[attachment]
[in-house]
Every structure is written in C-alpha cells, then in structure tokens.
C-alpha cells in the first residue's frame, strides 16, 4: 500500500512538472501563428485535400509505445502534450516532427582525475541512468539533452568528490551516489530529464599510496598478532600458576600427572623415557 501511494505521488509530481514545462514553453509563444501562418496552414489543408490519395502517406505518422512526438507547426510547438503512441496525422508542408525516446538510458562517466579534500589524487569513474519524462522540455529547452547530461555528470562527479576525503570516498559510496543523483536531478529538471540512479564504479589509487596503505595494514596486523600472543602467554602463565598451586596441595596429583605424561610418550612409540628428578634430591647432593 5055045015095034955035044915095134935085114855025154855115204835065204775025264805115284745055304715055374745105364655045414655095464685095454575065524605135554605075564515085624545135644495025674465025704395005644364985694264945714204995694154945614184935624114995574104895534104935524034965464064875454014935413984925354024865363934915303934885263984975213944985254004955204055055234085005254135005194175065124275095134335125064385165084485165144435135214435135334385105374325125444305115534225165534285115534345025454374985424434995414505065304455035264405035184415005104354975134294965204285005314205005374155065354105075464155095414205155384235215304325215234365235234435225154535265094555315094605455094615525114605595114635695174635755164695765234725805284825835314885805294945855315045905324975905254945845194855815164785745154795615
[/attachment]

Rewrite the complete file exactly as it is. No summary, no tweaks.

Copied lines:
[in-house]
Every structure is written in C-alpha cells, then in structure tokens.
C-alpha cells in the first residue's frame, strides 16, 4: 500500500512538472501563428485535400509505445502534450516532427582525475541512468539533452568528490551516489530529464599510496598478532600458576600427572623415557 501511494505521488509530481514545462514553453509563444501562418496552414489543408490519395502517406505518422512526438507547426510547438503512441496525422508542408525516446538510458562517466579534500589524487569513474519524462522540455529547452547530461555528470562527479576525503570516498559510496543523483536531478529538471540512479564504479589509487596503505595494514596486523600472543602467554602463565598451586596441595596429583605424561610418550612409540628428578634430591647432593 5055045015095034955035044915095134935085114855025154855115204835065204775025264805115284745055304715055374745105364655045414655095464685095454575065524605135554605075564515085624545135644495025674465025704395005644364985694264945714204995694154945614184935624114995574104895534104935524034965464064875454014935413984925354024865363934915303934885263984975213944985254004955204055055234085005254135005194175065124275095134335125064385165084485165144435135214435135334385105374325125444305115534225165534285115534345025454374985424434995414505065304455035264405035184415005104354975134294965204285005314205005374155065354105075464155095414205155384235215304325215234365235234435225154535265094555315094605455094615525114605595114635695174635755164695765234725805284825835314885805294945855315045905324975905254945845194855815164785745154795615